Everybody else fumbles and fails and scrabbles around in various degrees of desperation, wondering if they ever will get there - and if what they are struggling toward is what they're truly meant to do.
For the longest time in my life, writing was to me as architecture was to Howard Roark - there were no questions, only an inner sense of rightness, like the click of two perfectly-fitting pieces of a puzzle. I learned to read before I learned how to walk; my mother says that she began teaching me to read as a manner of passing the time and ended up taking it seriously because I was. Writing has always seemed like a natural offshoot of reading; the more you read, the more you have to think about, and the spillover of ideas has to come out somehow. I don't know when exactly I began writing, but it was early; one of my father's prized possessions is a short song I wrote for him when I was four - he keeps the original handwritten piece in a glass frame by his bed.
That changed, during the latter part of 2003 - my life took a sudden detour, of the drastic kind. One of the more interesting instincts we have is that in times of crisis, our minds automatically prioritize certain aspects of our lives in order of their importance to survival, and other, less essential things are ruthlessly shoved aside. One of the things that got tossed on the wayside was my writing. There were nights when I would sit up, staring at an empty monitor and crying because for the first time in my life, there was nothing in my head and - if possible - even less in my heart. There were no words.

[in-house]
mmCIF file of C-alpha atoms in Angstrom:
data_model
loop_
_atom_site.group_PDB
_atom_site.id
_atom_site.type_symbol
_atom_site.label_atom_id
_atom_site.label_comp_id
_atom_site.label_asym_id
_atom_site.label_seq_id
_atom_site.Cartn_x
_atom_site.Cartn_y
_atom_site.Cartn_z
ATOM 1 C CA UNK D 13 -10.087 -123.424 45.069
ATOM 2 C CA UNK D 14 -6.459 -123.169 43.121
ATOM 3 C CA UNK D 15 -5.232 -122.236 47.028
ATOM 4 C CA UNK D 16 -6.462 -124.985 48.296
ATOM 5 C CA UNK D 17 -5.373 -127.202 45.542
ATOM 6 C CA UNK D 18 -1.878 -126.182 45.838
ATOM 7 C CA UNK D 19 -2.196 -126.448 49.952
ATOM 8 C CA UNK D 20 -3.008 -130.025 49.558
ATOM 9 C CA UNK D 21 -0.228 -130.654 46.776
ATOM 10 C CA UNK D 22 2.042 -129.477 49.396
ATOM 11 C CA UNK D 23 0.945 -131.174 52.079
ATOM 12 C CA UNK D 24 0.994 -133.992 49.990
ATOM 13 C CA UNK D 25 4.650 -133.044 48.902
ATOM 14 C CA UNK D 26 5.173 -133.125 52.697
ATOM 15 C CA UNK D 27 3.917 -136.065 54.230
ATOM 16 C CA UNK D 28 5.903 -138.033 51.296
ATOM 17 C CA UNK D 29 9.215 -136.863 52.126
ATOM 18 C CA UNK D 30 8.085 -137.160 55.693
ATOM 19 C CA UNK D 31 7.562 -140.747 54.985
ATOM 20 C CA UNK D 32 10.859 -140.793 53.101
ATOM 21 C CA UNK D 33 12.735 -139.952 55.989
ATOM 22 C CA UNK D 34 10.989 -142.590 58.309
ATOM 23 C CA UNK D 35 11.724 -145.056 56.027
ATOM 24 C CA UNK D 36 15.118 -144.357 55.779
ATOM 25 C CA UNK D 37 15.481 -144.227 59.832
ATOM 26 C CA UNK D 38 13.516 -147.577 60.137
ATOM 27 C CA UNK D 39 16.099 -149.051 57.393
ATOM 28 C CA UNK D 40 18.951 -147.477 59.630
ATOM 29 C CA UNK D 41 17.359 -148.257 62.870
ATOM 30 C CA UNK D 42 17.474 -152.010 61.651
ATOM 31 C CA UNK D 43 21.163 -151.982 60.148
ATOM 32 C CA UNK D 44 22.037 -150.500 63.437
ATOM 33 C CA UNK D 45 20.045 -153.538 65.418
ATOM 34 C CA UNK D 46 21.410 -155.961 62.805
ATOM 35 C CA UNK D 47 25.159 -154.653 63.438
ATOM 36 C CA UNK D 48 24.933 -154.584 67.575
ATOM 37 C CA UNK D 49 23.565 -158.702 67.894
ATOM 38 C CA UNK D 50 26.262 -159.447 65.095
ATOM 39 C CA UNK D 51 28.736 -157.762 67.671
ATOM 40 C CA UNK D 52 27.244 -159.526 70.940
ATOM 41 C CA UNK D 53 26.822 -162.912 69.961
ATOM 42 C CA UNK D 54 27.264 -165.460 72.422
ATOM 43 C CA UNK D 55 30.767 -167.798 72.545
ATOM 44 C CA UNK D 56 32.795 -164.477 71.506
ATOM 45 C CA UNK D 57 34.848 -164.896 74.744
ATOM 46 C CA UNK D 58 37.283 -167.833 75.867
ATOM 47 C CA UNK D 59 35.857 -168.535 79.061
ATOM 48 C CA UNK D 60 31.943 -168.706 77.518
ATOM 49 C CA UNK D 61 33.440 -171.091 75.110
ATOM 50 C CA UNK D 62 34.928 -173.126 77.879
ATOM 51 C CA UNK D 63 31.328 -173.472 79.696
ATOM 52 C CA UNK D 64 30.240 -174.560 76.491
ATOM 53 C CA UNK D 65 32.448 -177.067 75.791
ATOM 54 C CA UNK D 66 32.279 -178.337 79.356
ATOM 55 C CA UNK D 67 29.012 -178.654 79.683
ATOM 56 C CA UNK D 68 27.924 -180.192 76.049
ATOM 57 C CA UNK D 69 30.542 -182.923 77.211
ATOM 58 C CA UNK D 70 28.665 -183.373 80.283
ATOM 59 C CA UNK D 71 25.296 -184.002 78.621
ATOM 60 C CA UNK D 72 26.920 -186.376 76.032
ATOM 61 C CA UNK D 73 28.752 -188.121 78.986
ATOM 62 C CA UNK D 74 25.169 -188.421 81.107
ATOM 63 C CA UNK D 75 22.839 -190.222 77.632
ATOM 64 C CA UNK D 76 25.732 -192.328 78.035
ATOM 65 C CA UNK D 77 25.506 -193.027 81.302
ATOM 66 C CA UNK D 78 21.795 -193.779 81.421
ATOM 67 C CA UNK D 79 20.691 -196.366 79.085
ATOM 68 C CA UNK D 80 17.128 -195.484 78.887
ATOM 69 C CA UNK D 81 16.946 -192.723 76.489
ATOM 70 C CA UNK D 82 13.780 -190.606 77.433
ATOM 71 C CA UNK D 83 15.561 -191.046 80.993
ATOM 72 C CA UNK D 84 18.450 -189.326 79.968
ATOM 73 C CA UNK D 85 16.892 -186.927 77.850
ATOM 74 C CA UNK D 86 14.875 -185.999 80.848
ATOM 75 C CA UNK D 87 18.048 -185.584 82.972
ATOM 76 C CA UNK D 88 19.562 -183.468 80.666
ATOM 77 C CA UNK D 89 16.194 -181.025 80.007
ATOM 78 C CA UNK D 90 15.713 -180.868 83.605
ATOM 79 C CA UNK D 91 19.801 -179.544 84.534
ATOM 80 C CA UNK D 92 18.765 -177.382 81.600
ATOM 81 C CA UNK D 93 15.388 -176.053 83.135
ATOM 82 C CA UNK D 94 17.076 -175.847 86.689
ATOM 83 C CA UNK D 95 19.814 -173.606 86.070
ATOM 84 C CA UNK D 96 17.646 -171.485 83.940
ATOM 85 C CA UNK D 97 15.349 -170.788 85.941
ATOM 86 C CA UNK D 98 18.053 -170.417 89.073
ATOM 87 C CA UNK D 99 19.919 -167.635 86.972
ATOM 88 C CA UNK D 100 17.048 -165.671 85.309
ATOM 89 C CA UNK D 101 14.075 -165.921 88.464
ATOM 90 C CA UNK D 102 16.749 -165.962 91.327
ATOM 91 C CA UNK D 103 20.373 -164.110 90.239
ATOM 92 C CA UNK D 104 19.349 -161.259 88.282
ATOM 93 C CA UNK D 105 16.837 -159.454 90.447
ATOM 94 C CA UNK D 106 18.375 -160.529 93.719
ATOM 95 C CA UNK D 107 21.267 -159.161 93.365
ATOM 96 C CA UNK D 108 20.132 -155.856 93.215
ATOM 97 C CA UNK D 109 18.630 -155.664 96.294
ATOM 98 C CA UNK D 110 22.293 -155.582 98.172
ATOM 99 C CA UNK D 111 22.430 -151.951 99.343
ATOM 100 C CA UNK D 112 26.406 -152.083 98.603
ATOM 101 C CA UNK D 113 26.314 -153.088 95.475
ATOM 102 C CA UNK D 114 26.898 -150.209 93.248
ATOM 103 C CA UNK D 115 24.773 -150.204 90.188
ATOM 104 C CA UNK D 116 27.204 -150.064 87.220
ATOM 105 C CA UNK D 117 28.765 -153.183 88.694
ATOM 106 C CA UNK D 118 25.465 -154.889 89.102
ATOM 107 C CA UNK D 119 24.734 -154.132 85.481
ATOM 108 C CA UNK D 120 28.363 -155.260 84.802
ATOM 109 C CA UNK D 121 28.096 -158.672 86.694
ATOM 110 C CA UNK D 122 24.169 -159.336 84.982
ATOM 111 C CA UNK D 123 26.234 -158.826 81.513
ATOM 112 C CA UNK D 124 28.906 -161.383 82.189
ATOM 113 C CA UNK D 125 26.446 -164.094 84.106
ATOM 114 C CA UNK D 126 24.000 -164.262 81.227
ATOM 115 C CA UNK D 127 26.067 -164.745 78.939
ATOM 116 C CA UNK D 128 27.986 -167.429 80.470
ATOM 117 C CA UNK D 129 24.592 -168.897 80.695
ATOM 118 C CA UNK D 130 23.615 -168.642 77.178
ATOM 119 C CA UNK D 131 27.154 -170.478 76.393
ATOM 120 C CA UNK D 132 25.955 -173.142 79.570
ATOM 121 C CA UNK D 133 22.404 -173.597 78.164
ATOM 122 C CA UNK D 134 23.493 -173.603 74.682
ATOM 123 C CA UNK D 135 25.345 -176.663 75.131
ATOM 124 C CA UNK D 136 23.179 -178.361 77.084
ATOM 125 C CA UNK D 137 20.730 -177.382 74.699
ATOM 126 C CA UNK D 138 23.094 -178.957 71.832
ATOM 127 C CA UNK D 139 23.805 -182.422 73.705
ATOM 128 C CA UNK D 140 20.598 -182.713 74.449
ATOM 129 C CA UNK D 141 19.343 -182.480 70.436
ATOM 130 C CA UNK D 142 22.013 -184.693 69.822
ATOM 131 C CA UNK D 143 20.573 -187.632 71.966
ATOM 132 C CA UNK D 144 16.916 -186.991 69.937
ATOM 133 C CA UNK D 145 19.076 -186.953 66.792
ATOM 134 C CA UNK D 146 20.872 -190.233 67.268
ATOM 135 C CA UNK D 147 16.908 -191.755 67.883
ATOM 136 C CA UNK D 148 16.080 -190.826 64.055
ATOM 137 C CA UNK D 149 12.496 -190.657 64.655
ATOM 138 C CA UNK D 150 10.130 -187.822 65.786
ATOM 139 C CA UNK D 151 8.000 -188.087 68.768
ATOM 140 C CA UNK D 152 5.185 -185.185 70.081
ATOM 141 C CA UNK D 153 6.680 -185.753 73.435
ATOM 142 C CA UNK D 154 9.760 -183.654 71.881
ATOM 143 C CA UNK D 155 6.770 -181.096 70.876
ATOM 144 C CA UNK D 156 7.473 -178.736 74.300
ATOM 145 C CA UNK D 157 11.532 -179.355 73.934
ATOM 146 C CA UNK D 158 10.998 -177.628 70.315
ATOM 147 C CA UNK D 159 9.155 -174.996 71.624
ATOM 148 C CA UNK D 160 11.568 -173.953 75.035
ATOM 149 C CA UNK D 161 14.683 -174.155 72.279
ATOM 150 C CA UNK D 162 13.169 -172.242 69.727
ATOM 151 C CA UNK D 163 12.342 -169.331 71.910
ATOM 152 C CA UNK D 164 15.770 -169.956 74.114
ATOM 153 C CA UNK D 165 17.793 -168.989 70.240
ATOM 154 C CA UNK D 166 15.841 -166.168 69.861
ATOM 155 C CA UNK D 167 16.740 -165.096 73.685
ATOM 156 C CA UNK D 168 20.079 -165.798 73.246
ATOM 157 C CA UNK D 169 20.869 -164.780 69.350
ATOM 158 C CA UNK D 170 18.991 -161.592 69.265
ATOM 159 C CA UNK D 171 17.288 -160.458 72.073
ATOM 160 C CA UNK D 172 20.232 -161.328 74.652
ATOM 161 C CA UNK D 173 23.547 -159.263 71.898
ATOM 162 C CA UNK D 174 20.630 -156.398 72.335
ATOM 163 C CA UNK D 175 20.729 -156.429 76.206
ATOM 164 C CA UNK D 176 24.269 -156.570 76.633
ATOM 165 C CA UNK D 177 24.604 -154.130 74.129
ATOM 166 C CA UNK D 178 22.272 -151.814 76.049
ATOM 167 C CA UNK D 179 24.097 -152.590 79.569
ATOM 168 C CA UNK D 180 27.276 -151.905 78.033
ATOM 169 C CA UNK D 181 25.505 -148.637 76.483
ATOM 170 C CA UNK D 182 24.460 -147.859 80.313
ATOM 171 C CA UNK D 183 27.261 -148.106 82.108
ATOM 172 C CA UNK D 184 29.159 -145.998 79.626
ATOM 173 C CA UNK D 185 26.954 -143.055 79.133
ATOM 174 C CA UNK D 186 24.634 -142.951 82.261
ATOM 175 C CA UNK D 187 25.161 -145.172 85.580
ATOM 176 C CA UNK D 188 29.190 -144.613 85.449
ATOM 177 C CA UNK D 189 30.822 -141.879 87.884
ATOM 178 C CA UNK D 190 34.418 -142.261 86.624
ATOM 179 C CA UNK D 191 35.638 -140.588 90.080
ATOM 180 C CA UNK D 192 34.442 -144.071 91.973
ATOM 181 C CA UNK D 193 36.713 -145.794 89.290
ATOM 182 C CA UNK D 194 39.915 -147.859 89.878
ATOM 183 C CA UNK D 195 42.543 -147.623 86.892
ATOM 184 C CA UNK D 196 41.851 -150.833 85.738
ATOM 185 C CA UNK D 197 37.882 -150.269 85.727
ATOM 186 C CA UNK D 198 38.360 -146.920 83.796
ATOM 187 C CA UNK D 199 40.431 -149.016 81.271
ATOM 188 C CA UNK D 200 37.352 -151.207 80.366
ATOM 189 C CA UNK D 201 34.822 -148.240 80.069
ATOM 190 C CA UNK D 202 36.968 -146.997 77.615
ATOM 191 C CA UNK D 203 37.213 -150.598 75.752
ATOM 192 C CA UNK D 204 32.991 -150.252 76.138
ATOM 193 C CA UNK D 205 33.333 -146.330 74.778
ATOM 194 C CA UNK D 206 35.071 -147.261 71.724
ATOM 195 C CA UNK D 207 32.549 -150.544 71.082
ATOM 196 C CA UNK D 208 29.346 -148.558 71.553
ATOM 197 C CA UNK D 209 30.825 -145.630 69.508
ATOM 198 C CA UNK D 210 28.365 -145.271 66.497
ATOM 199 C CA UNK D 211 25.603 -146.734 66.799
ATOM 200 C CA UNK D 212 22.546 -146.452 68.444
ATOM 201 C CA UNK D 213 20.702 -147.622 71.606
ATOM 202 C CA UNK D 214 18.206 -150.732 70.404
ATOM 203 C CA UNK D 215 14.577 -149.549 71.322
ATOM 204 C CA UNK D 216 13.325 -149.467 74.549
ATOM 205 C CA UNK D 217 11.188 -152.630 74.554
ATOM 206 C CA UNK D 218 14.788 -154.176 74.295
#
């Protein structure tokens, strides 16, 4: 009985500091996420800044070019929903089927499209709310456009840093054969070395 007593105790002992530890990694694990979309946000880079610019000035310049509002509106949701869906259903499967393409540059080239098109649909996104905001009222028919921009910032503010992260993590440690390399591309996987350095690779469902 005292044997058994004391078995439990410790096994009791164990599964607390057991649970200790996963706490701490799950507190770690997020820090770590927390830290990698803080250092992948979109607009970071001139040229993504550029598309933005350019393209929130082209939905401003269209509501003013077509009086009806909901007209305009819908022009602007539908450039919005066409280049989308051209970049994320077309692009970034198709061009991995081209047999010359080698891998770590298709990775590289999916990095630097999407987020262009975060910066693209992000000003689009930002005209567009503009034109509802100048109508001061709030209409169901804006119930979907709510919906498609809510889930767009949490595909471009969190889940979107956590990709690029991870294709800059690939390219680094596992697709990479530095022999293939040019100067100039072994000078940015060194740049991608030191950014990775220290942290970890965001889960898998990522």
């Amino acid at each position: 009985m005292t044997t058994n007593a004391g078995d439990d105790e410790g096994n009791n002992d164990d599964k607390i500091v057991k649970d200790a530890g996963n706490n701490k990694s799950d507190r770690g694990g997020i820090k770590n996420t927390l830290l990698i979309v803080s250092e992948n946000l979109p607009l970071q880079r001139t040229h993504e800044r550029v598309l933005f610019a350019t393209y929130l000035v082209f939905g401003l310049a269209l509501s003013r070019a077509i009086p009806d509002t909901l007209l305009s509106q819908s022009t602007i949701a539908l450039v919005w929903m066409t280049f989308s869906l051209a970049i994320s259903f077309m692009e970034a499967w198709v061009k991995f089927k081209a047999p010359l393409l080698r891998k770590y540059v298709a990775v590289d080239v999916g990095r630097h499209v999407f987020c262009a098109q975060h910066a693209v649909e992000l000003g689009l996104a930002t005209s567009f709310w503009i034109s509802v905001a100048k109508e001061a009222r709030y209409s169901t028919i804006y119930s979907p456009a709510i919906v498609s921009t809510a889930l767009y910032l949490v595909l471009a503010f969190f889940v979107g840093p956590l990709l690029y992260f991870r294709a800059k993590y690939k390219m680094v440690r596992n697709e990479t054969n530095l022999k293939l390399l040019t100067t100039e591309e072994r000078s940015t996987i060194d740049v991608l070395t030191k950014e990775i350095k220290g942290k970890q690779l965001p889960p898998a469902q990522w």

The best thing about downtimes, though, is that most times you get help in the most unexpected and unusual ways - even though you don't always recognize it at the time. Help, for me, came in the shape of the most unusual muse in the world - a friend of mine named Luis. We were classmates for one year of high school, before I transferred to another school. We knew each other by name and reputation only, despite the fact that our class was so small that there were only thirty students in the sophomore and junior years, combined. In the entire year we knew each other, I doubt we spoke more than ten words to each other directly; it was not that we hated each other, it was more that our worlds were so different that there was nothing to talk about.
It was not until seven years later that we began corresponding and found out that we had things in common - specifically, we both wrote. We would send each other samples of our writing - short stories and poetry from Luis, vignettes and the occasional attempt at poetry from me - and comments on each other's writing. During my downtime, Luis wrote me constantly, asking - demanding, actually, that I write again. I don't feel like it, I would say, and he would ignore that as if I had never written it down.
At one point he sent a copy of a screenplay he was working on to a group of friends, myself included, and asked for critiques and feedback. I had never actually critiqued anything before, but gave it a shot, and to my surprise and delight I enjoyed it. Luis has a writing style that is vivid and rich, coupled with an imagination that delights in the unusual and completely unexpected - and his characters are consistent and true and interesting. We corresponded on that screenplay for about a month, and by the end of the month I was back to my old self, and writing delighted me again.